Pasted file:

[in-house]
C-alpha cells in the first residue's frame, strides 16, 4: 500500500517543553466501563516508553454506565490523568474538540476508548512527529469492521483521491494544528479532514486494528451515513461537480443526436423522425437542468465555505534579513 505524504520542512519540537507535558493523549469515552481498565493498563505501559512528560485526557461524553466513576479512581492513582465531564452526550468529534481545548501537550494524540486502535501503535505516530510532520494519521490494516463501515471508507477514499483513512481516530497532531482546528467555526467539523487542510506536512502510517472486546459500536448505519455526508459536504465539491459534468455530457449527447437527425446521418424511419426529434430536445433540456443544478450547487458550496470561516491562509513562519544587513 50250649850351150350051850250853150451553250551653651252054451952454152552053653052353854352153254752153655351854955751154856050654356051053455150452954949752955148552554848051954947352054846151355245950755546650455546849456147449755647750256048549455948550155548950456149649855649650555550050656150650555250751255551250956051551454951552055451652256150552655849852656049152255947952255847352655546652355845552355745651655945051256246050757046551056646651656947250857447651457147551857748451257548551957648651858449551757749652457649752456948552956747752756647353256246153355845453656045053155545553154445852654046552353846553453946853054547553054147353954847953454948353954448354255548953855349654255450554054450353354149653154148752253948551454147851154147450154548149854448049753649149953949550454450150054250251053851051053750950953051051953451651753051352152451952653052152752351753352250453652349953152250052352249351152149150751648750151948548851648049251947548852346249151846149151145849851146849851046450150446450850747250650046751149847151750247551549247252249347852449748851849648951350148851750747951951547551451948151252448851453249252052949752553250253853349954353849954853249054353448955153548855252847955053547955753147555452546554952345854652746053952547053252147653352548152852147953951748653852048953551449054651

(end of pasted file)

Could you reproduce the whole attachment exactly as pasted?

[in-house]
C-alpha cells in the first residue's frame, strides 16, 4: 500500500517543553466501563516508553454506565490523568474538540476508548512527529469492521483521491494544528479532514486494528451515513461537480443526436423522425437542468465555505534579513 505524504520542512519540537507535558493523549469515552481498565493498563505501559512528560485526557461524553466513576479512581492513582465531564452526550468529534481545548501537550494524540486502535501503535505516530510532520494519521490494516463501515471508507477514499483513512481516530497532531482546528467555526467539523487542510506536512502510517472486546459500536448505519455526508459536504465539491459534468455530457449527447437527425446521418424511419426529434430536445433540456443544478450547487458550496470561516491562509513562519544587513 50250649850351150350051850250853150451553250551653651252054451952454152552053653052353854352153254752153655351854955751154856050654356051053455150452954949752955148552554848051954947352054846151355245950755546650455546849456147449755647750256048549455948550155548950456149649855649650555550050656150650555250751255551250956051551454951552055451652256150552655849852656049152255947952255847352655546652355845552355745651655945051256246050757046551056646651656947250857447651457147551857748451257548551957648651858449551757749652457649752456948552956747752756647353256246153355845453656045053155545553154445852654046552353846553453946853054547553054147353954847953454948353954448354255548953855349654255450554054450353354149653154148752253948551454147851154147450154548149854448049753649149953949550454450150054250251053851051053750950953051051953451651753051352152451952653052152752351753352250453652349953152250052352249351152149150751648750151948548851648049251947548852346249151846149151145849851146849851046450150446450850747250650046751149847151750247551549247252249347852449748851849648951350148851750747951951547551451948151252448851453249252052949752553250253853349954353849954853249054353448955153548855252847955053547955753147555452546554952345854652746053952547053252147653352548152852147953951748653852048953551449054651